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April 6, 2020

Price Gauging Rules During an Emergency

According to a story in the Tampa Bay Times, the Hillsborough Emergency Policy Group met today and decided to send a letter to Governor Desantis asking (1) whether the Governor’s safer-at-home order allows landlords to raise rents during the coronavirus pandemic, and (2) to clarify  whether the moratorium on evictions covers commercial evictions as well.

I think I could answer the group’s questions just by reading the orders: (1) the Governor’s Safer-at-Home Order does not prevent rent increases but Florida statutes may, and (2) the Governor’s suspension of evictions does not apply to commercial evictions.

I wrote about both Florida’s Safer-at-Home order and Florida’s order suspending evictions and foreclosures before.

 (1) First, the Safer-at-Home order does not prevent landlords from raising rent during this time.  I haven’t seen anything close to that in the State’s Safer-at-Home Order.  Furthermore, the state’s order suspending evictions does not say anything about rental increases.

However, there are already laws on the books that may prevent a landlord from increasing rent.  A landlord generally can only raise rent if there’s something in the lease allowing them to raise rent, if the tenancy is a month-to-month tenancy (or other term if applicable), or if a lease has expired.  If a residential tenancy is month-to-month, a landlord generally must give notice 15 days before the end of the term before raising rent. Fla. Stat. 83.57.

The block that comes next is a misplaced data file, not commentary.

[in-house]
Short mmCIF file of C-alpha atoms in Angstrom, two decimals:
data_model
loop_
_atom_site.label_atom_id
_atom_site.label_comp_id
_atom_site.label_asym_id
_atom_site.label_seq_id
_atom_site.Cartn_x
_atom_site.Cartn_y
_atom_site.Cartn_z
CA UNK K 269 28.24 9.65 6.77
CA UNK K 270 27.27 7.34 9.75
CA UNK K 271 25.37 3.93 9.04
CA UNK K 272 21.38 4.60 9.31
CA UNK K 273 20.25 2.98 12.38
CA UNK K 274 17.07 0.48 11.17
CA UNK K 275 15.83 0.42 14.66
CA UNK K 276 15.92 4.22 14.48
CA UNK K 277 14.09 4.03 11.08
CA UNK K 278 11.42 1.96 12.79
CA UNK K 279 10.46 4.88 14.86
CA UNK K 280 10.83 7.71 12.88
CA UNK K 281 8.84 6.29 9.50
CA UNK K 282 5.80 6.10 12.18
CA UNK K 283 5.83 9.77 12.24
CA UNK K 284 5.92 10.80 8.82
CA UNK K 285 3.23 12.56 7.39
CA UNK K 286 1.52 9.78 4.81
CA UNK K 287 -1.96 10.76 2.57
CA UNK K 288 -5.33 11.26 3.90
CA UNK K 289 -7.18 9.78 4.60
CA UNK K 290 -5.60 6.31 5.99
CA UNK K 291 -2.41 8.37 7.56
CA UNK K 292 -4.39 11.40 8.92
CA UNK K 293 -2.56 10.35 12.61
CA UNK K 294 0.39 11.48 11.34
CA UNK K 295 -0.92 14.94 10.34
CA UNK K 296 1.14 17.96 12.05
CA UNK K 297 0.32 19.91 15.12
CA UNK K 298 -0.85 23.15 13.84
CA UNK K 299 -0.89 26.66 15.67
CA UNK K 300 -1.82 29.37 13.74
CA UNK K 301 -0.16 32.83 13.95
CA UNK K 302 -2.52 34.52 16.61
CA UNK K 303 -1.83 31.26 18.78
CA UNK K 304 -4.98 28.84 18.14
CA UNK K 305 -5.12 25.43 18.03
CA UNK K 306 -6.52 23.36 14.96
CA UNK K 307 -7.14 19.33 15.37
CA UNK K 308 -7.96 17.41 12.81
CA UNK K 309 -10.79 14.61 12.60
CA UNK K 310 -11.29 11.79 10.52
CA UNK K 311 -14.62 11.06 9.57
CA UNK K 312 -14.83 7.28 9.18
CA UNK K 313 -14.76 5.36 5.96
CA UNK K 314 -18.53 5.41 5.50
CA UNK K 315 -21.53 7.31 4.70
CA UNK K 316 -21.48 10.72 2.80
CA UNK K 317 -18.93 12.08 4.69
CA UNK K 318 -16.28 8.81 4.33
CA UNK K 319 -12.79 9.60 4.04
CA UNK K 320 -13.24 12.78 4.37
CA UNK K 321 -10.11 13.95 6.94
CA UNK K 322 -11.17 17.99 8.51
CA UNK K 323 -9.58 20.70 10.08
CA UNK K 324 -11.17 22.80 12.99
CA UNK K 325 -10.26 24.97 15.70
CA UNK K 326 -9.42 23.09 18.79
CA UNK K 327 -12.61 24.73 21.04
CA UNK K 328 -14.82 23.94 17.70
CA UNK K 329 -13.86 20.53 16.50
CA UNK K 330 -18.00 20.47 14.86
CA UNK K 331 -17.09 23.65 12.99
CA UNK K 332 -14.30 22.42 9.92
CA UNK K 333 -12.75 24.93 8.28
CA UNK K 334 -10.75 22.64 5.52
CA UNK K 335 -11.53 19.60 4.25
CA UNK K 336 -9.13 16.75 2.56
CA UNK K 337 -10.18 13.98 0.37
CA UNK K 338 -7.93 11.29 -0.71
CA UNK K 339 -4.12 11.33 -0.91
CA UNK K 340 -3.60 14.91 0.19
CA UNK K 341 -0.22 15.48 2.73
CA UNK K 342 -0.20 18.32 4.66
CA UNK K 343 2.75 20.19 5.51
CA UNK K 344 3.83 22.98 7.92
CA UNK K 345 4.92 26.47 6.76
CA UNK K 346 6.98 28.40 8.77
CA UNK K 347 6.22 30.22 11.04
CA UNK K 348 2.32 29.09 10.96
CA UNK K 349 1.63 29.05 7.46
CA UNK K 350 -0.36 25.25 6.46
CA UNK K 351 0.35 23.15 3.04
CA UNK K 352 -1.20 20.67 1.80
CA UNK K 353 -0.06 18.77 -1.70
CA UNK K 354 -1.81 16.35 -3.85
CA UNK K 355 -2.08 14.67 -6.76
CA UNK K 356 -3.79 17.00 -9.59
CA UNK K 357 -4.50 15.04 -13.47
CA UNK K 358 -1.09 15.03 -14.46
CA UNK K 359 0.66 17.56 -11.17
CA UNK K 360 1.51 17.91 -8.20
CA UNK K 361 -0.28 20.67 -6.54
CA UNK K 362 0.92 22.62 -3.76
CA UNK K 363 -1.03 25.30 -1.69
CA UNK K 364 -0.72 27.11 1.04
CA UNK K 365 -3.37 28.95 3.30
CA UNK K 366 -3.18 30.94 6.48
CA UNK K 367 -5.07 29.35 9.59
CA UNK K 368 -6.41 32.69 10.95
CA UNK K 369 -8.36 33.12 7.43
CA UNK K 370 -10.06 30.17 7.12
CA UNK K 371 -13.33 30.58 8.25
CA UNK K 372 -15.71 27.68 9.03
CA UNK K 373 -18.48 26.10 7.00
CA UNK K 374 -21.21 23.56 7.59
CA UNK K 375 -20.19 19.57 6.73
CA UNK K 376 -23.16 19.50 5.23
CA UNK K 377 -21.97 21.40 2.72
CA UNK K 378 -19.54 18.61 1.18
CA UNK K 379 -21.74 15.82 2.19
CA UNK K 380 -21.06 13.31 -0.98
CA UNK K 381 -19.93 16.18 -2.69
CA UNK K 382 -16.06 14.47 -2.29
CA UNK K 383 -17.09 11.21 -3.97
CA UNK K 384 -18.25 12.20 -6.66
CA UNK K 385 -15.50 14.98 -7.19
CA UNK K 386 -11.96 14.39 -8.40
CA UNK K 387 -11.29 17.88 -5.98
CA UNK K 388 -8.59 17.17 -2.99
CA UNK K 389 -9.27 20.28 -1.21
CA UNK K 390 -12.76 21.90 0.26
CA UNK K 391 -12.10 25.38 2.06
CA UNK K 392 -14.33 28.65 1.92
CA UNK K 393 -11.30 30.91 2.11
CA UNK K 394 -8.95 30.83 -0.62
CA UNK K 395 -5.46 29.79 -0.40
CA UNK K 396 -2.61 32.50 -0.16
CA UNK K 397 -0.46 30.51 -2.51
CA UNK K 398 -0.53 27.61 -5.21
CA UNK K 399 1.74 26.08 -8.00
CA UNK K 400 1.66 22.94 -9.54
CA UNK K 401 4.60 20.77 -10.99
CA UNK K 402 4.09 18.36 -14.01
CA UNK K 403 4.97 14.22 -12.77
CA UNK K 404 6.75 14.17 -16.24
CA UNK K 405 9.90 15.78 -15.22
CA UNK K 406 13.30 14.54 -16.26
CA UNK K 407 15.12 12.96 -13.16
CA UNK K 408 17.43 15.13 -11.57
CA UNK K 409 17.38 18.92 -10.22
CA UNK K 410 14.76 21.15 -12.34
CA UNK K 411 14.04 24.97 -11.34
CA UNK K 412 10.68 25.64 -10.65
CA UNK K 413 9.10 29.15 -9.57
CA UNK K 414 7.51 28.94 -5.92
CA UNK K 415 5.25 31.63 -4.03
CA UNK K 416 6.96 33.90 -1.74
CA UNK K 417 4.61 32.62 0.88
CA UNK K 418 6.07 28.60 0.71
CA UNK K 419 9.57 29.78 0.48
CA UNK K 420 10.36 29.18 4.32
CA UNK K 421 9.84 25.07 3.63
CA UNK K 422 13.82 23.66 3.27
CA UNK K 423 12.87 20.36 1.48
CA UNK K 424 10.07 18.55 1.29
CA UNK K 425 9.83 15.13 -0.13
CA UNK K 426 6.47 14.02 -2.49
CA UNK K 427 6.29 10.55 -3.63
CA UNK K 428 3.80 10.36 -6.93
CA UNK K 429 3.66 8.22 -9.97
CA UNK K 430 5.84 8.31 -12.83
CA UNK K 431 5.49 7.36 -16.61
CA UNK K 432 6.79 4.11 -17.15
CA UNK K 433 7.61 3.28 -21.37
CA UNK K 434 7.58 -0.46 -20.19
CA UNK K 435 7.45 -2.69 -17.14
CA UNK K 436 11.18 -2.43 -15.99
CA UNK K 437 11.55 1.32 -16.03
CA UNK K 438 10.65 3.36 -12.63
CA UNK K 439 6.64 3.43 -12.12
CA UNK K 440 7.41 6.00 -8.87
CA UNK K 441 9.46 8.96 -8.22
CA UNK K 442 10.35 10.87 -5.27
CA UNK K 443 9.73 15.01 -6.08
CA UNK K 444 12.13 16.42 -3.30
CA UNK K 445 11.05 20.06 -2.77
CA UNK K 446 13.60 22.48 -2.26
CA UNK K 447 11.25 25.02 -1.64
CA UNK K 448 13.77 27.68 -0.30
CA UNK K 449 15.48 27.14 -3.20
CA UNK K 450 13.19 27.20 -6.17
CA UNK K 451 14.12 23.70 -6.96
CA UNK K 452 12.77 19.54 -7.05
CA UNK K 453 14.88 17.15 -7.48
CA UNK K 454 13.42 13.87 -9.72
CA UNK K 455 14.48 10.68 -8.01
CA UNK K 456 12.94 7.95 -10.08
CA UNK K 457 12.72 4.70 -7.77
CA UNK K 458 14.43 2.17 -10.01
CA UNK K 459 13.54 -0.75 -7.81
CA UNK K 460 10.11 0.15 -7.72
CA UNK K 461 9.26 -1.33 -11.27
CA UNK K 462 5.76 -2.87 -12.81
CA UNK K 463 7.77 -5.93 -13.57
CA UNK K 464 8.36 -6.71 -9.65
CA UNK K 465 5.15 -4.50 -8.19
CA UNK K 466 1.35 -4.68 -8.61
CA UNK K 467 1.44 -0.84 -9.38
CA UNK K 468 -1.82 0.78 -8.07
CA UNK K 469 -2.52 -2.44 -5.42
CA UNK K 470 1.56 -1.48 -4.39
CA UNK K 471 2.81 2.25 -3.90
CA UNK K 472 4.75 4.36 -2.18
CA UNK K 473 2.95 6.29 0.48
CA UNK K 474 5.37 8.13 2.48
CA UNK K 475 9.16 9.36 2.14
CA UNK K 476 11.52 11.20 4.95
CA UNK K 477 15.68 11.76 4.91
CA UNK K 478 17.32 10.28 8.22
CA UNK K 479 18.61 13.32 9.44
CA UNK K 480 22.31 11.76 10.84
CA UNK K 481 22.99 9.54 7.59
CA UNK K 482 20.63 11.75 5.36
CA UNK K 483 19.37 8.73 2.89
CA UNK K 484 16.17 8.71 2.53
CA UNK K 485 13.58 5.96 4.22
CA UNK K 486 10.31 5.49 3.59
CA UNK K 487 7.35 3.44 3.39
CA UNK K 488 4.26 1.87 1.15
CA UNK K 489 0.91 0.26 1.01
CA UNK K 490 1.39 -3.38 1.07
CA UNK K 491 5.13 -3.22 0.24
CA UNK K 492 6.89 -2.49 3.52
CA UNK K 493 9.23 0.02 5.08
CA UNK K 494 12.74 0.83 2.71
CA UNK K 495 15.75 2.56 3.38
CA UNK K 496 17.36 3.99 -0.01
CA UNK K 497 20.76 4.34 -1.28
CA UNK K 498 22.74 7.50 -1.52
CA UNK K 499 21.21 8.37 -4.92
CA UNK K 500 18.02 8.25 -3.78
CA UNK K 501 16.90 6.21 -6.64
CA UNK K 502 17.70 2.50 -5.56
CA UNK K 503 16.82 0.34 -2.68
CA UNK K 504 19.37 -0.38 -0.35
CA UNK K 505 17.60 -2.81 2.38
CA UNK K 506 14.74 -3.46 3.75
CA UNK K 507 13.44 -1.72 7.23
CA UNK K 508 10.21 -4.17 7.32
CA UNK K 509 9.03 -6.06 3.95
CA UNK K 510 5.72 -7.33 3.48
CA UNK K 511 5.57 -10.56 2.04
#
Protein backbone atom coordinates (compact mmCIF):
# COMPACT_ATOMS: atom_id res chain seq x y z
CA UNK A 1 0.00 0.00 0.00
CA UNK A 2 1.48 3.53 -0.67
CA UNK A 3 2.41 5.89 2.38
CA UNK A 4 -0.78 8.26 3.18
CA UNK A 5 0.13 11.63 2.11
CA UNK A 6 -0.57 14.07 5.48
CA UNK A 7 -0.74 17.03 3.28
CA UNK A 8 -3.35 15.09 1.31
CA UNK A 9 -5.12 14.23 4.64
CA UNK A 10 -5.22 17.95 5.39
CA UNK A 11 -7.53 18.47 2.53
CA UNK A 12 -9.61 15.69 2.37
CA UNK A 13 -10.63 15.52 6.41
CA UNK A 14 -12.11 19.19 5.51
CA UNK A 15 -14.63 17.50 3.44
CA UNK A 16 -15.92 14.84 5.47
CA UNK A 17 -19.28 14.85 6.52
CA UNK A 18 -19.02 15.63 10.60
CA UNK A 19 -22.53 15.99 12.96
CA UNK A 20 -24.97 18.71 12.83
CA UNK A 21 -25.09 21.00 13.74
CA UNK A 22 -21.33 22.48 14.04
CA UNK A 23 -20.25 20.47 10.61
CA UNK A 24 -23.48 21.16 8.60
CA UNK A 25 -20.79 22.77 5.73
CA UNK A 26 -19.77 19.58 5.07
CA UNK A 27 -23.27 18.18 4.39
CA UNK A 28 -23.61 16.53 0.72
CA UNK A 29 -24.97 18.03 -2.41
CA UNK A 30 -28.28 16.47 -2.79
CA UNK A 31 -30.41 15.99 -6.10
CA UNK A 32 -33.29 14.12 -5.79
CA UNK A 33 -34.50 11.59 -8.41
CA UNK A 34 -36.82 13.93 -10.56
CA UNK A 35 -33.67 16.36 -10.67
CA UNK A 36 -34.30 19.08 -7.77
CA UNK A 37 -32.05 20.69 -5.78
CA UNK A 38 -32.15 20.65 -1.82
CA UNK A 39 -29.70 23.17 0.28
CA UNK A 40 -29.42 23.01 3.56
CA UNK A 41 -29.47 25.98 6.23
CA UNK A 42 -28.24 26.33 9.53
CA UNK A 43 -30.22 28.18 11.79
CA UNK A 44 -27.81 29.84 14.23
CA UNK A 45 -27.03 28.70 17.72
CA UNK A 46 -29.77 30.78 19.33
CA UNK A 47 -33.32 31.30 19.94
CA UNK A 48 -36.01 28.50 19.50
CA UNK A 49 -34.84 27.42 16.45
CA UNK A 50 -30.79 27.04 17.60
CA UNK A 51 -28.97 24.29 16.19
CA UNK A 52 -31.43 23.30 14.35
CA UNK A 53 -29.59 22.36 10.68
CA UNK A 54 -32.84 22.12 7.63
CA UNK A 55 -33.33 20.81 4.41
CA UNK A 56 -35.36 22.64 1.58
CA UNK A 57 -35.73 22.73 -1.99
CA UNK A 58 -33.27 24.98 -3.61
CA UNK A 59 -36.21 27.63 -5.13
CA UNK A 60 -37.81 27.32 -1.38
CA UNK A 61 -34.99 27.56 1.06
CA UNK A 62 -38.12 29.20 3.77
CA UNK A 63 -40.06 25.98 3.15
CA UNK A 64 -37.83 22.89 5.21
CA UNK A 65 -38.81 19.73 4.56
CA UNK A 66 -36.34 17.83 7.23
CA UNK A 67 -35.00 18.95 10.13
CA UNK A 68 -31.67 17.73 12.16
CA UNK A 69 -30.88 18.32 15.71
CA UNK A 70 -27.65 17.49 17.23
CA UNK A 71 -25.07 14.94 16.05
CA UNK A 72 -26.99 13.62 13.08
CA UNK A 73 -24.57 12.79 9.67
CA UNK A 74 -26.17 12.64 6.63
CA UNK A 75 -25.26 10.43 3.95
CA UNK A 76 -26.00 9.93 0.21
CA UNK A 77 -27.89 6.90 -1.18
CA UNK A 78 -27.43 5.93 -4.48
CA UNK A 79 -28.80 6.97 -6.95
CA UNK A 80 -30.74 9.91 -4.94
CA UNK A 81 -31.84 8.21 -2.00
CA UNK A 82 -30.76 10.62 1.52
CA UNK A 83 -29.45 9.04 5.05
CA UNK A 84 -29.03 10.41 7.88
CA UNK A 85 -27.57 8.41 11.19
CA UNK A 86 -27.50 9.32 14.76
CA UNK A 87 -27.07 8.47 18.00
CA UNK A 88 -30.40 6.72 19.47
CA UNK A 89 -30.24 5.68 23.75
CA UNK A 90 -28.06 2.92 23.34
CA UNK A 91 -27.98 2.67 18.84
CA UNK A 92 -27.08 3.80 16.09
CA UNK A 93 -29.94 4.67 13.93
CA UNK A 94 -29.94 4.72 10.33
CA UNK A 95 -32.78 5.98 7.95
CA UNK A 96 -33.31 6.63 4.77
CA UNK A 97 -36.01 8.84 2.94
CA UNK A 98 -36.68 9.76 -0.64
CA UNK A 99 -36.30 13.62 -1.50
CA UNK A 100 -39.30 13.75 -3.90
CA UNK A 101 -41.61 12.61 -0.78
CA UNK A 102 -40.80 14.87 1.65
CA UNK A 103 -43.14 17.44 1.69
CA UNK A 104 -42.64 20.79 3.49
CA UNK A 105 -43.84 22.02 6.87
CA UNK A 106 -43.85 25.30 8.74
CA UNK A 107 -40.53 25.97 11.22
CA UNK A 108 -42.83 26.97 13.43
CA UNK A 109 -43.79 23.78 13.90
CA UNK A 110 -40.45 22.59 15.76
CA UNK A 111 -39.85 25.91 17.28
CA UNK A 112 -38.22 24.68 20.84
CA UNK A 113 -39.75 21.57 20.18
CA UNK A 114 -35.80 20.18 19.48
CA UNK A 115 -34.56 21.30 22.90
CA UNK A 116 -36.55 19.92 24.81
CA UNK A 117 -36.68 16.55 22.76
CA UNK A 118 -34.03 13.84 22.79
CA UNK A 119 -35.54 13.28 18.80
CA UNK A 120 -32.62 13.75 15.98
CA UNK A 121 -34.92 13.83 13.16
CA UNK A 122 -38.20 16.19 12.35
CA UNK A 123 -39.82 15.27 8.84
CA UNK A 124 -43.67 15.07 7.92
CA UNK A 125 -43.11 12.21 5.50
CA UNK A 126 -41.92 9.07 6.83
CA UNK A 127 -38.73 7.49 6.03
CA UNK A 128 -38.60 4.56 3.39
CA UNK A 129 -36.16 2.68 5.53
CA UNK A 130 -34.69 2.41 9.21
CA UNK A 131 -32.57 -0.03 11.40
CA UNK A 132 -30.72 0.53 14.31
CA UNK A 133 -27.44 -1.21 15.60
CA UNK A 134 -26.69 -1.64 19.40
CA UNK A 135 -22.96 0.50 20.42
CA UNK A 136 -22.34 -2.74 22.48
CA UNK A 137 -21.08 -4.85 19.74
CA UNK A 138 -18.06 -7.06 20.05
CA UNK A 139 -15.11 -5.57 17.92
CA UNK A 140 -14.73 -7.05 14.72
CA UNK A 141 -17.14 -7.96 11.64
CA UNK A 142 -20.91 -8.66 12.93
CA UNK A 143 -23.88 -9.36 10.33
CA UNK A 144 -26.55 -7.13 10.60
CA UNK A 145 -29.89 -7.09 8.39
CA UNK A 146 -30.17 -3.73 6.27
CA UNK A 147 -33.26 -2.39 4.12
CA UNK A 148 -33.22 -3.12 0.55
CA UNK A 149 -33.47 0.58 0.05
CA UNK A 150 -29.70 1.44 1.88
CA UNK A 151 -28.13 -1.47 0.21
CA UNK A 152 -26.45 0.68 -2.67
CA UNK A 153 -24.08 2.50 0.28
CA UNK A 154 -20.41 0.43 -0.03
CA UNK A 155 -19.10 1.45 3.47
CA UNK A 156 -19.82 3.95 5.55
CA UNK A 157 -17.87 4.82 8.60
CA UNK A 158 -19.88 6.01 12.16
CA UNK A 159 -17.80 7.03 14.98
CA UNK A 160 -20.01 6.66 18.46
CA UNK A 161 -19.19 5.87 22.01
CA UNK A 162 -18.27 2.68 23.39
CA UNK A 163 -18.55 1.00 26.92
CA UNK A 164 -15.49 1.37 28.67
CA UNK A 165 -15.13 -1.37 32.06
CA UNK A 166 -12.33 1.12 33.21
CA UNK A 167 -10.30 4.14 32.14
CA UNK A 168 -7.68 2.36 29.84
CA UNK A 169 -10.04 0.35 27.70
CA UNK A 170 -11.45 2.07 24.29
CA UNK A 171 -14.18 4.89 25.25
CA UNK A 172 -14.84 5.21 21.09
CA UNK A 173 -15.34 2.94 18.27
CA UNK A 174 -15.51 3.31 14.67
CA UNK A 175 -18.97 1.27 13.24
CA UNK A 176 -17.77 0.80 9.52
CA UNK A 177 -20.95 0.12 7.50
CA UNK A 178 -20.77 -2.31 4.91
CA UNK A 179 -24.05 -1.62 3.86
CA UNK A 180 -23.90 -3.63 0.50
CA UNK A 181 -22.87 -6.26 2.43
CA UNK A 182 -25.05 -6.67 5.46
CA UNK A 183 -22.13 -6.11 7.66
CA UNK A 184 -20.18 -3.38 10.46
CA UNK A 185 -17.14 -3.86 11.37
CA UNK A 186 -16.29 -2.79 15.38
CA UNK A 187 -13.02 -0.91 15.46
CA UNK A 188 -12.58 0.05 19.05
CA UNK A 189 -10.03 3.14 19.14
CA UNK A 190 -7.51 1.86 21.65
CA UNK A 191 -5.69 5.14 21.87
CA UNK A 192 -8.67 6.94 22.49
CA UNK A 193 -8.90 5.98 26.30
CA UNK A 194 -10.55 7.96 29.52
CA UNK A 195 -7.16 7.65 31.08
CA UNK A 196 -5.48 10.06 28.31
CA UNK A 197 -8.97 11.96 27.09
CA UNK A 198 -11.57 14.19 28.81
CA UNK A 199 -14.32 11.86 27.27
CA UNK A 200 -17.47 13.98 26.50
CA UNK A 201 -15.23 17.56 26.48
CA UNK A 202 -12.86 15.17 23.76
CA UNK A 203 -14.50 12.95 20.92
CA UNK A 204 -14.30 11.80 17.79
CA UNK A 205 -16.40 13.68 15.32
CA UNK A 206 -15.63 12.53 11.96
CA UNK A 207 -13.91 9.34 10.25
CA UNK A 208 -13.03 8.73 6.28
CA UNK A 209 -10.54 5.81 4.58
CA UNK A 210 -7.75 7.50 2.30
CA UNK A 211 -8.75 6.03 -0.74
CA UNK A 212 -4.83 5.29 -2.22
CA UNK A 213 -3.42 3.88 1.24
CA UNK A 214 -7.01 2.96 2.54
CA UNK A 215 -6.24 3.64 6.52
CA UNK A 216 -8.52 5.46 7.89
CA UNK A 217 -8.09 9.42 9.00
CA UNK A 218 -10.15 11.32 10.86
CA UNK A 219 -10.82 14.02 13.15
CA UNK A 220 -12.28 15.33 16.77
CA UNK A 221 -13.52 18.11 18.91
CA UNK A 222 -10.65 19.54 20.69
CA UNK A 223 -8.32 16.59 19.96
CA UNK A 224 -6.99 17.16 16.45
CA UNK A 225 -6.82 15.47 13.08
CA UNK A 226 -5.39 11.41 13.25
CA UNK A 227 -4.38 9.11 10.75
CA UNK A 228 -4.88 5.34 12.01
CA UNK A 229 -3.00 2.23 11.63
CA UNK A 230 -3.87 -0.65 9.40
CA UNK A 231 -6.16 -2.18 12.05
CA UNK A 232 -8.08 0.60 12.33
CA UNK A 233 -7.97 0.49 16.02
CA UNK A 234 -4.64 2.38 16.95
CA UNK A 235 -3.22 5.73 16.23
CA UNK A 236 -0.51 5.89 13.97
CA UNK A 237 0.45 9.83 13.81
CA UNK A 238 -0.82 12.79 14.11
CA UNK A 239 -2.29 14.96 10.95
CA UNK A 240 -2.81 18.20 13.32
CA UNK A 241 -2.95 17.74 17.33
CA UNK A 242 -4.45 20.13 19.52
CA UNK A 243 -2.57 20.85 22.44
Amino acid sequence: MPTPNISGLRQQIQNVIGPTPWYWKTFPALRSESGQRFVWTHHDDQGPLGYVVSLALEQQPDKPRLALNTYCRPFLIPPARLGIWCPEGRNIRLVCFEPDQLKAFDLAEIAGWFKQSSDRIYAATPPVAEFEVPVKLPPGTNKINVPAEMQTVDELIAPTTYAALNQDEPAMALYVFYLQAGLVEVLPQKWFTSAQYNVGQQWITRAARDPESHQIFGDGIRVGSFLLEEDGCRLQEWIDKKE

For most month-to-month tenancies where rent is due on the 1st of the month, a landlord giving notice today could not raise rent until May 1, 2020.  They could not do it retroactively.  If they wanted to raise rent as of April 1, 2020, they must have given notice by March 16, 2020.

If a lease is in effect governing what rent is due, then generally whatever is in the lease governs.  Both tenants and landlords are responsible for complying with their lease agreements during this time.

Additionally, Florida’s price gouging statute may prevent increases in rent.  It is unlawful for any person to impose unconscionable prices for the rental or lease of a dwelling unit during an emergency.  Fla. Stat.  501.60.   I wrote more about Florida’s price gouging statute before and you could read about it HERE.

(2) Secondly, the state’s order related to suspending evictions explicitly states that it applies “solely as it relates to non-payment of rent by residential tenants.”